To read more about "Genitopatellar syndrome"

 
Am J Hum Genet ; 282-289; 290-294. ; 10 February 2012
 
Familial congenital mirror movements: unexpected role of RAD51 in neurodevelopment
 
Consult the PubMed abstract
 
To read more about "Familial congenital mirror movements"

 
Am J Hum Genet ; 301-307 ; 10 February 2012
 
Floating-Harbor syndrome: mutations in SRCAP are the major cause and explain clinical overlap with Rubinstein-Taybi syndrome
 
Consult the PubMed abstract
 
To read more about "Floating-Harbor syndrome"

 
Am J Hum Genet ; 308-313 ; 10 February 2012
 
Congenital stationary night blindness: a recessive form due to mutations in GPR179
 
Consult the PubMed abstract
 
To read more about "Congenital stationary night blindness"

 
Am J Hum Genet ; 321-330; 331-339 ; 10 February 2012
 
Tylosis-oesophageal carcinoma: a RHBDF2 dysregulation that might be similar in sporadic esophageal squamous cell carcinomas
 
Consult the PubMed abstract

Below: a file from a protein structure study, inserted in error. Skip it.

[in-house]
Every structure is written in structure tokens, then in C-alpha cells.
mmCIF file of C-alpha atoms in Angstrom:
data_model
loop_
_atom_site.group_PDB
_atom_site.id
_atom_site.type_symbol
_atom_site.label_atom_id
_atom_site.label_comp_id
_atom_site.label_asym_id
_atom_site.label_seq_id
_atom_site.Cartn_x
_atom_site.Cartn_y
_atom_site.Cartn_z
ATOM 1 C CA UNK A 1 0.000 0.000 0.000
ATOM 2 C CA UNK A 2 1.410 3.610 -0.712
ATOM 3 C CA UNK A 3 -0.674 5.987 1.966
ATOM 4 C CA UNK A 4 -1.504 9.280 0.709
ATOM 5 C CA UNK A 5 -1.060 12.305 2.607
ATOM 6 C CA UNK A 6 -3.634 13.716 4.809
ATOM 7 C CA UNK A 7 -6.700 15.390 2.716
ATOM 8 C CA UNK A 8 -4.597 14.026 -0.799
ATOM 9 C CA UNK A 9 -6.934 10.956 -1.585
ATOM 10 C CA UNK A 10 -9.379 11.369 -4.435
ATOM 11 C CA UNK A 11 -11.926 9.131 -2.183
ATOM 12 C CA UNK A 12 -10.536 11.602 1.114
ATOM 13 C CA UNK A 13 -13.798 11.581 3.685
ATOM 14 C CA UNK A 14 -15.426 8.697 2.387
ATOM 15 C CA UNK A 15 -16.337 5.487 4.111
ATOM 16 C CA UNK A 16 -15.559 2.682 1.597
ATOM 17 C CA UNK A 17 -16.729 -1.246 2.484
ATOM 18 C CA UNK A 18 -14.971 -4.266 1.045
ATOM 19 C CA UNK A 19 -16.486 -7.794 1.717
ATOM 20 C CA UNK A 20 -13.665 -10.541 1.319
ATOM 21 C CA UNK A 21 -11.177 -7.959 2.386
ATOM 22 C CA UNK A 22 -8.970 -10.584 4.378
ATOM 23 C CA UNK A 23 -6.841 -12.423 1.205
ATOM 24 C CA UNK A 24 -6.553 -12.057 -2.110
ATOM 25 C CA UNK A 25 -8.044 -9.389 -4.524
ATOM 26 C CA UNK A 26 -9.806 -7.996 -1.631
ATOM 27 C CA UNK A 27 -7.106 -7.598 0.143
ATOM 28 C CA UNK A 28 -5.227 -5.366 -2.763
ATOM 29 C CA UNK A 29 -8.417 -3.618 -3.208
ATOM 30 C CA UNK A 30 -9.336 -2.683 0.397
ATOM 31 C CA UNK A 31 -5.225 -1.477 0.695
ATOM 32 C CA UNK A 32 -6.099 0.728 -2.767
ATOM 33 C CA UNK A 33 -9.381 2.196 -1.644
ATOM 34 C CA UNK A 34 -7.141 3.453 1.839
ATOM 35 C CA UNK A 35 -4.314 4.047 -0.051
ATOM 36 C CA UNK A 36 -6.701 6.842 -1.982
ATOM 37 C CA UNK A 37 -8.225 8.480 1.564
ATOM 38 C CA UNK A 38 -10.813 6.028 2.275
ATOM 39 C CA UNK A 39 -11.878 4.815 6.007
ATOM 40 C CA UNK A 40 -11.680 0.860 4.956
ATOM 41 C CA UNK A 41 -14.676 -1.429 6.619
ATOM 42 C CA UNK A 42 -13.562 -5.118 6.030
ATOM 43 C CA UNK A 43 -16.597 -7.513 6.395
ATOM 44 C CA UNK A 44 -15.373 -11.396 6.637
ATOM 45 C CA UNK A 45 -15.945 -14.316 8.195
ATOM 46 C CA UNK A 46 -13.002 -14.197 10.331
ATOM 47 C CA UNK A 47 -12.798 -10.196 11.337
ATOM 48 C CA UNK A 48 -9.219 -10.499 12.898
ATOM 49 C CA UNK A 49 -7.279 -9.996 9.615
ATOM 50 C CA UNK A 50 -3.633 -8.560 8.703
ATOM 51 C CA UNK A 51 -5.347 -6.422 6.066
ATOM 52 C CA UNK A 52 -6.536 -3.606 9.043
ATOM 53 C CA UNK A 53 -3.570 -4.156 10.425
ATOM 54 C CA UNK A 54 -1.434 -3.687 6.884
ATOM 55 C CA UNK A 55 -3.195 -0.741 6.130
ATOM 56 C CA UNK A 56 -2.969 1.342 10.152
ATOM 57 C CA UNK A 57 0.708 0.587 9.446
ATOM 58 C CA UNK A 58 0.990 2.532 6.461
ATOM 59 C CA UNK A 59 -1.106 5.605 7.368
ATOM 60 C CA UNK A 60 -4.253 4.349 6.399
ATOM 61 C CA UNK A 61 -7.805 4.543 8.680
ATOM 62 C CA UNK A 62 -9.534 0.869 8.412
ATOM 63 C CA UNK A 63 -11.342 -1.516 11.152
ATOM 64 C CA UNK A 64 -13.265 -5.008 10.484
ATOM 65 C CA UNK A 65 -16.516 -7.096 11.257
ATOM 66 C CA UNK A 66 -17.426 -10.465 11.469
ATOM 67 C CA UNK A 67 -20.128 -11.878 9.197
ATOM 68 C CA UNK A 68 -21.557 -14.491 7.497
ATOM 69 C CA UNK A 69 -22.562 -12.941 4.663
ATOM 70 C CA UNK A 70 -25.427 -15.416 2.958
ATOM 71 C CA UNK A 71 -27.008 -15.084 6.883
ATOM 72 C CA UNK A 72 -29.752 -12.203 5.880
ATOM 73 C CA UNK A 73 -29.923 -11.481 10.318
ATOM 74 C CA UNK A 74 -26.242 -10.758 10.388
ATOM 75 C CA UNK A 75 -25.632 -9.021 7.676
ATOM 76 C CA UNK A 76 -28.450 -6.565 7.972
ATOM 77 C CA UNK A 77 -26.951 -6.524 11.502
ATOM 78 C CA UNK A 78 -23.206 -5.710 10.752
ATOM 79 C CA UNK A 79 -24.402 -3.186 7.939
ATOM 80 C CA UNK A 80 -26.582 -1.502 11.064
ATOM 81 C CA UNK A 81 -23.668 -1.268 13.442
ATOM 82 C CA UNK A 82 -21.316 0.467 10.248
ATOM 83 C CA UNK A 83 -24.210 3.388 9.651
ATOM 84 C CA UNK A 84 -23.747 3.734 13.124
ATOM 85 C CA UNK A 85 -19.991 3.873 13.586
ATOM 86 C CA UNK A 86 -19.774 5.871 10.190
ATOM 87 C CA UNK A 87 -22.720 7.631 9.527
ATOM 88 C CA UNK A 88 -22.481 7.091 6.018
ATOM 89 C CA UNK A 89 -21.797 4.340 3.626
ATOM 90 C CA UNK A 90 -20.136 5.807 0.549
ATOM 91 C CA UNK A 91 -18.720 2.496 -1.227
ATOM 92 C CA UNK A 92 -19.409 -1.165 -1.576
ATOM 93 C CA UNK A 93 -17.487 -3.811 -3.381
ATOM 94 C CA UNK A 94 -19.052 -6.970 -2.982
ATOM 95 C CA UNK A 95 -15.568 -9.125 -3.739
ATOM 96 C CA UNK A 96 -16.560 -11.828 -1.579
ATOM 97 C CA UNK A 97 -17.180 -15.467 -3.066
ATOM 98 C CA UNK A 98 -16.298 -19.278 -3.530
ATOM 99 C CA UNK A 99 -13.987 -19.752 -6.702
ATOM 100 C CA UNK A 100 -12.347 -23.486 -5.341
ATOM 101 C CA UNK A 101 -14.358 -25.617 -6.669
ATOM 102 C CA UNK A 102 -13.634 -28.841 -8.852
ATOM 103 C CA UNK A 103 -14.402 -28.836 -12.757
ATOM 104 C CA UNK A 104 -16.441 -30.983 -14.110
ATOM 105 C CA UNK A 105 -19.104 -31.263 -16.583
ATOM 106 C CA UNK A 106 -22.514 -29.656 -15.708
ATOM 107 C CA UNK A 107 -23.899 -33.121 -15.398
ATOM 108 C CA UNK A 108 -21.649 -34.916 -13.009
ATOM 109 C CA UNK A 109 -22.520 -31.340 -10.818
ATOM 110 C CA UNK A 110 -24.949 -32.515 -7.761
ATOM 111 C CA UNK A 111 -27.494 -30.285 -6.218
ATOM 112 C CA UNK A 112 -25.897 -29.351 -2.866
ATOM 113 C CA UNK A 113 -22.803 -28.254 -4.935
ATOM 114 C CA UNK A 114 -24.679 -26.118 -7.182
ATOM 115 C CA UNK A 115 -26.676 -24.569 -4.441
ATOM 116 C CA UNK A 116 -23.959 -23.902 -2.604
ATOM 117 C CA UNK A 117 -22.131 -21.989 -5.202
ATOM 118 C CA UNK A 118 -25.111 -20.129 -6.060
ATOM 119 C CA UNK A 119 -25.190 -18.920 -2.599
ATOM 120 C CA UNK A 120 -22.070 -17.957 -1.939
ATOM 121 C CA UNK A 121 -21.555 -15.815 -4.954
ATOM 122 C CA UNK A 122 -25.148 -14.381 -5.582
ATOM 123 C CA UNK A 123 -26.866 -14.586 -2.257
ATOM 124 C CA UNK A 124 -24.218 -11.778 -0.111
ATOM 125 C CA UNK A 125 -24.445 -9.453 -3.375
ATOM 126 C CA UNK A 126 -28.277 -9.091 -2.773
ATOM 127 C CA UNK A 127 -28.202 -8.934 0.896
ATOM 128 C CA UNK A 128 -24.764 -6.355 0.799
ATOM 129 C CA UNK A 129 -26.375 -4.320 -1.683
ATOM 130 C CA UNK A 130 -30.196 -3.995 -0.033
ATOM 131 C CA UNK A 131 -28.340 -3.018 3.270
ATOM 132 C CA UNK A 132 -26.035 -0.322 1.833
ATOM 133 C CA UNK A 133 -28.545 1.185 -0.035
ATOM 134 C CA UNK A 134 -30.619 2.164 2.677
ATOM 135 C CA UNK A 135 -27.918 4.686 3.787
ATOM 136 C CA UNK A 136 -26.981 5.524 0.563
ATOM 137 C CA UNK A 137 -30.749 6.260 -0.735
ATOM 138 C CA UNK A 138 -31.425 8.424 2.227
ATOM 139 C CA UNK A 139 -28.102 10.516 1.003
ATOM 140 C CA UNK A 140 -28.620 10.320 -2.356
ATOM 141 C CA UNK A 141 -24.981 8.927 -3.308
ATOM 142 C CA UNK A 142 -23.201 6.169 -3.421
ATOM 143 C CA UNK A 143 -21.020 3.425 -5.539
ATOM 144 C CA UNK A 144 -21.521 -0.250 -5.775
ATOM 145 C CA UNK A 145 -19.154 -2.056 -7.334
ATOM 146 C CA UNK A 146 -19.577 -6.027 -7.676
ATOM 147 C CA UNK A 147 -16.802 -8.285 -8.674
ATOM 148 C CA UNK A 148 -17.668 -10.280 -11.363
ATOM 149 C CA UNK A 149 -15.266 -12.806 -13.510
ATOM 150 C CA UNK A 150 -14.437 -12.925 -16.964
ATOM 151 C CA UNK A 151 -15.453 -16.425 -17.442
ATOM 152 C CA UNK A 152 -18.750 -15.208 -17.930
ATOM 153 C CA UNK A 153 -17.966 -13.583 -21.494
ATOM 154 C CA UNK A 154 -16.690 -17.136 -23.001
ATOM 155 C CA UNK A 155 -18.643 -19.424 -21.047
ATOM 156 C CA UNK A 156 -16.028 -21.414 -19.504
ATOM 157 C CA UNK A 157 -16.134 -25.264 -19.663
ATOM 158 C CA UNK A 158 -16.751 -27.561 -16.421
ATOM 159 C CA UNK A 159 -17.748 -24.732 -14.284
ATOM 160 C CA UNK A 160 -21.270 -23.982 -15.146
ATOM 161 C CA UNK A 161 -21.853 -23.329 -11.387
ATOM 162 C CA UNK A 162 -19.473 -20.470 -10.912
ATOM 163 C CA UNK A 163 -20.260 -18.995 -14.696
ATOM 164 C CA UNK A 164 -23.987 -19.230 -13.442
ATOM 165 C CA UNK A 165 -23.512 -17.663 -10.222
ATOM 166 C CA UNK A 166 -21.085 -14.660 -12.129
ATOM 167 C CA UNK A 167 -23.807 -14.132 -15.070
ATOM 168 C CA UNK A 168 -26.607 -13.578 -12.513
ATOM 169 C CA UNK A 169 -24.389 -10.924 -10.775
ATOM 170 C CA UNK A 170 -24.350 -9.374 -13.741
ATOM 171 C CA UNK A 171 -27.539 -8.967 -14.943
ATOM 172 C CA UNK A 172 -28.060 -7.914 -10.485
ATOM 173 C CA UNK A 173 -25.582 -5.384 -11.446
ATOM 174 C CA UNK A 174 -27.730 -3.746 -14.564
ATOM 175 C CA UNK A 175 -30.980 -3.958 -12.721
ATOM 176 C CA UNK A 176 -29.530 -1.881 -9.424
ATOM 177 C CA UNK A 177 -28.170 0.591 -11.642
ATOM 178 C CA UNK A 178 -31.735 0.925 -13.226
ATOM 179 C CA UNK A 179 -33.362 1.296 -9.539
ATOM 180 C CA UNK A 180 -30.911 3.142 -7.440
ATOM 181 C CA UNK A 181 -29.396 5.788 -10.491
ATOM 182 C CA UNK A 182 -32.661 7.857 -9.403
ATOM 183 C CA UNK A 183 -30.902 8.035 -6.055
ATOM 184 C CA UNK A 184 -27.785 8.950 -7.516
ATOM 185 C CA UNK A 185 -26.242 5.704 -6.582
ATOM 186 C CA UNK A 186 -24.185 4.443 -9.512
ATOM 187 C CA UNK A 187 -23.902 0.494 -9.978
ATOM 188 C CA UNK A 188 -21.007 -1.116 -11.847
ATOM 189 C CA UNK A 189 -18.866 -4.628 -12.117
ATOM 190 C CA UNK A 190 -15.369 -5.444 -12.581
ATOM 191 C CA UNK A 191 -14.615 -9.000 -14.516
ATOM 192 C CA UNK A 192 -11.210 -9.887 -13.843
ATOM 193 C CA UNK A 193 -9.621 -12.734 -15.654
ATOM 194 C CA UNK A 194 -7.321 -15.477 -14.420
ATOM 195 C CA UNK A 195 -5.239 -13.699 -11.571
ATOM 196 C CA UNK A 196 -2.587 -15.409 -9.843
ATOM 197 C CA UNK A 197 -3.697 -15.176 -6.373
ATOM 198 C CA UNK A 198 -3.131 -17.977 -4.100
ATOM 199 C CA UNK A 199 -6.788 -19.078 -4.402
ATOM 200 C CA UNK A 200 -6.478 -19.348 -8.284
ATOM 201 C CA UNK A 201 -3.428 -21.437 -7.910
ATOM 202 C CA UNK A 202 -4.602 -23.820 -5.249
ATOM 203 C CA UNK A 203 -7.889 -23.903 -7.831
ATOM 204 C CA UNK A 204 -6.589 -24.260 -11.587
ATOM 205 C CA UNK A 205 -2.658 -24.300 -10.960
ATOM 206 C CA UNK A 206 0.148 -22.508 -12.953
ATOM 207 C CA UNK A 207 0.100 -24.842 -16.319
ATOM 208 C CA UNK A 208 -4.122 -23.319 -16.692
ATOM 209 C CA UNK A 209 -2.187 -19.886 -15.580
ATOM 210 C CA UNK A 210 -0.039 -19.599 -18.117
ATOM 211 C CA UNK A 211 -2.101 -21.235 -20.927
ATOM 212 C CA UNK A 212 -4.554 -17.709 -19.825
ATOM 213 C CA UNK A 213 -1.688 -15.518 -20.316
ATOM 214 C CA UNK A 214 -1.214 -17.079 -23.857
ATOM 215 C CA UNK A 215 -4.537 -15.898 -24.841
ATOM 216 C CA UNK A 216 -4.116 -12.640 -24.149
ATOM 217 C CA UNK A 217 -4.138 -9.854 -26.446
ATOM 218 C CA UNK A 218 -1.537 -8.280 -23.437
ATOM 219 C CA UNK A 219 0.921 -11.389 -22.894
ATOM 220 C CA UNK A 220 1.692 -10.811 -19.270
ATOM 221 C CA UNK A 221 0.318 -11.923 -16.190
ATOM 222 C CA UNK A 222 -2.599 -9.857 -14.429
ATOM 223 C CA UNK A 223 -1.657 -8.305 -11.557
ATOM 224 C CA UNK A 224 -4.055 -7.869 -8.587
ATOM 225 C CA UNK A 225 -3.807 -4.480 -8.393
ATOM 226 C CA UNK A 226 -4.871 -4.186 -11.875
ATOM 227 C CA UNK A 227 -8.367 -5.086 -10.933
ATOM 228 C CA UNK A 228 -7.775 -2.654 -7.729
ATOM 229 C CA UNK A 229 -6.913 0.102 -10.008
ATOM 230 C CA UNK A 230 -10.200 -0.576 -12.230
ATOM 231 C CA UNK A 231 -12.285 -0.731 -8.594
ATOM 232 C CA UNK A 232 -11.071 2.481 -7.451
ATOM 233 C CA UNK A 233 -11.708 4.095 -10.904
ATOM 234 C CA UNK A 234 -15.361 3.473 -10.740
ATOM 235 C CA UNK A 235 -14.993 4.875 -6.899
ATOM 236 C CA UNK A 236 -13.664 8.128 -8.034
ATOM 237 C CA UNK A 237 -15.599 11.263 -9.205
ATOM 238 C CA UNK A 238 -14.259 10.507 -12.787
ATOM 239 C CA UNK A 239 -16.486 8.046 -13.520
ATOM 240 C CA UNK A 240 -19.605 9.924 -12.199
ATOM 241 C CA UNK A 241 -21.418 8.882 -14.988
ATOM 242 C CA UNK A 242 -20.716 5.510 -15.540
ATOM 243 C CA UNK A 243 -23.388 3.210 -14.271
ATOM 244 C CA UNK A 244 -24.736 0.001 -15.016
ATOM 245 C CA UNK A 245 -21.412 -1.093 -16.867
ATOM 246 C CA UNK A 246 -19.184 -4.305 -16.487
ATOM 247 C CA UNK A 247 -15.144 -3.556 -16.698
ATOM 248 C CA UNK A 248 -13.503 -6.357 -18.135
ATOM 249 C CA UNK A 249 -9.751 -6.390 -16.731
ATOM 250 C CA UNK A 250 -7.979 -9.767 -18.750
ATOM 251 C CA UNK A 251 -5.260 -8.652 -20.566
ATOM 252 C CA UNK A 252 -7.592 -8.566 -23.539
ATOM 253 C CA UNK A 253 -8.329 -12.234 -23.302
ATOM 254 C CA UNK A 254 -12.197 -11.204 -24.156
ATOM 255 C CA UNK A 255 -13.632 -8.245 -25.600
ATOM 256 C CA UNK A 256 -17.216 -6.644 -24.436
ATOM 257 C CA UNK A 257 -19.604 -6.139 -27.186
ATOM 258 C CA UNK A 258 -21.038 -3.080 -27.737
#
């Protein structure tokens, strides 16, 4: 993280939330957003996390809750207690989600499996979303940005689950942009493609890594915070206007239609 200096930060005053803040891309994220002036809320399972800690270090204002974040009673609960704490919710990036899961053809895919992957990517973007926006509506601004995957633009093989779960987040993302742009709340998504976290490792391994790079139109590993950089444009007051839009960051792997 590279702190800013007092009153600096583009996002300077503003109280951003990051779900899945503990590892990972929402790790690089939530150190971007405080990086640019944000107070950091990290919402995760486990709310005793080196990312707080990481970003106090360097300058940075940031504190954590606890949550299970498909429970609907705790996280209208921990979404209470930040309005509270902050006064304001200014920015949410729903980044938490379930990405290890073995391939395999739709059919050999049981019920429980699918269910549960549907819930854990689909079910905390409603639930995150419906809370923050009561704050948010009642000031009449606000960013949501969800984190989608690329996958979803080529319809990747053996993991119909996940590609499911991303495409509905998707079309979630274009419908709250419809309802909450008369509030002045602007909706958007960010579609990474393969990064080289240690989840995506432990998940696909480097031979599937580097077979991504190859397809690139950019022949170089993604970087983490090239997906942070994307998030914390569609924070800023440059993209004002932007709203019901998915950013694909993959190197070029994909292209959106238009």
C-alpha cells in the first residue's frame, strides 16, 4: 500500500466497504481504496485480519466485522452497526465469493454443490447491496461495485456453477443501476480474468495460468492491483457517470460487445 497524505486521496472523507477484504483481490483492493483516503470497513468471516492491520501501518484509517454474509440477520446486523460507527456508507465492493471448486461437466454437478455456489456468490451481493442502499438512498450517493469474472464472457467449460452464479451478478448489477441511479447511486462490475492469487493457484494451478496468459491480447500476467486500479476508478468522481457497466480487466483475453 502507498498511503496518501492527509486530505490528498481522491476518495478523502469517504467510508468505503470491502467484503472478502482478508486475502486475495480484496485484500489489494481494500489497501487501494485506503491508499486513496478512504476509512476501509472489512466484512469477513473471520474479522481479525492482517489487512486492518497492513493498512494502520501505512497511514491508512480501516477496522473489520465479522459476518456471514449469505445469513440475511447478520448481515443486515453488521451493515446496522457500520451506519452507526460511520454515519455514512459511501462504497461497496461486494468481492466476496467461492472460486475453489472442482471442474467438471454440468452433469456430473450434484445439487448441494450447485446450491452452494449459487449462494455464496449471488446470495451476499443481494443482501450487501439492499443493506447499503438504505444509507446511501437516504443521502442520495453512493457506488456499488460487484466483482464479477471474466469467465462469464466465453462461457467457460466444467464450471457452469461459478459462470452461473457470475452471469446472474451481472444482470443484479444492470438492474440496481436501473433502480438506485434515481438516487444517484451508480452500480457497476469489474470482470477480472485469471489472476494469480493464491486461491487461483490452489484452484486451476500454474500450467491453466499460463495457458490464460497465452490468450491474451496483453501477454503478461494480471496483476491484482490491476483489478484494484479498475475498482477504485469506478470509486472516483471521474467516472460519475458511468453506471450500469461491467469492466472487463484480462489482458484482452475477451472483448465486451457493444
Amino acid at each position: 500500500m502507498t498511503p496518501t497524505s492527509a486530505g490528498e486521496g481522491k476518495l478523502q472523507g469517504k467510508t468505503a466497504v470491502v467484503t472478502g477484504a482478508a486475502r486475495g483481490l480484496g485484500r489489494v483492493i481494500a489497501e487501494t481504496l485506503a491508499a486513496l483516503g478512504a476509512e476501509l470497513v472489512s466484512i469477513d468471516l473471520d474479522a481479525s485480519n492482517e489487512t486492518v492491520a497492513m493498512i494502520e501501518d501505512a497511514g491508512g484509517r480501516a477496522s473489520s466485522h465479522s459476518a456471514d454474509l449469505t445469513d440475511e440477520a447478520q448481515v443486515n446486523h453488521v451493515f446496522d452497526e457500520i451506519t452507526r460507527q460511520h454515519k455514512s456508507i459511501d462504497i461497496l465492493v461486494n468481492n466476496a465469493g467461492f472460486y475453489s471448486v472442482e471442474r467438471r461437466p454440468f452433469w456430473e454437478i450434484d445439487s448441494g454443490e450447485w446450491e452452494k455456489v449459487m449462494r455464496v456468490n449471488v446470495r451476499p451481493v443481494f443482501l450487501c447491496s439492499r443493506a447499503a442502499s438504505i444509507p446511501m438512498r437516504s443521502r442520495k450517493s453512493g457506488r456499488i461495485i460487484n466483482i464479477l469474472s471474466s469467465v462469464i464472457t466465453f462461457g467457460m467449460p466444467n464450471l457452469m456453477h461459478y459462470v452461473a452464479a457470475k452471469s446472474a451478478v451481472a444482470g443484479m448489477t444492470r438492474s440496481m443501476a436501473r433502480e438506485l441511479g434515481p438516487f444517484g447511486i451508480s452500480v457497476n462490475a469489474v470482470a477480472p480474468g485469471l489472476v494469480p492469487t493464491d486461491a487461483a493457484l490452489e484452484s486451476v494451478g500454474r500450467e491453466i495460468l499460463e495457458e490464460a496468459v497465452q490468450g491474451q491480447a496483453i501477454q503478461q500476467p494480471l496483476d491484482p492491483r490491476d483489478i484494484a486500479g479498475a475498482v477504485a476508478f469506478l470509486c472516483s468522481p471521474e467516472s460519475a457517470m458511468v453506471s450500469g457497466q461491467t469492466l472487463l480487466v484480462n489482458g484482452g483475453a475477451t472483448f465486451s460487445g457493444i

To read more about "Keratosis palmoplantaris - esophageal carcinoma"

 
Am J Hum Genet ; 340-346 ; 10 February 2012
 
Autosomal dominant microcephaly with lymphedema and chorioretinopathy: mutations in KIF11 suggesting a role of EG5 in CNS development
 
Consult the PubMed abstract
 
To read more about "Autosomal dominant chorioretinopathy - microcephaly"
To read more about "Microcephaly - lymphedema - chorioretinopathy"

 
Am J Hum Genet ; 356-362 ; 10 February 2012
 
Congenital disorders of glycosylation: mutations in DDOST decrease N-glycosylation
 
Consult the PubMed abstract
 
To read more about "CDG syndrome"

 
Am J Hum Genet ; 363-368 ; 10 February 2012
 
Mandibulofacial dysostosis with microcephaly: haploinsufficiency of a spliceosomal GTPase encoded by EFTUD2 at cause
 
Consult the PubMed abstract
 
To read more about "Growth delay - intellectual deficit - mandibulofacial dysostosis - microcephaly - cleft palate"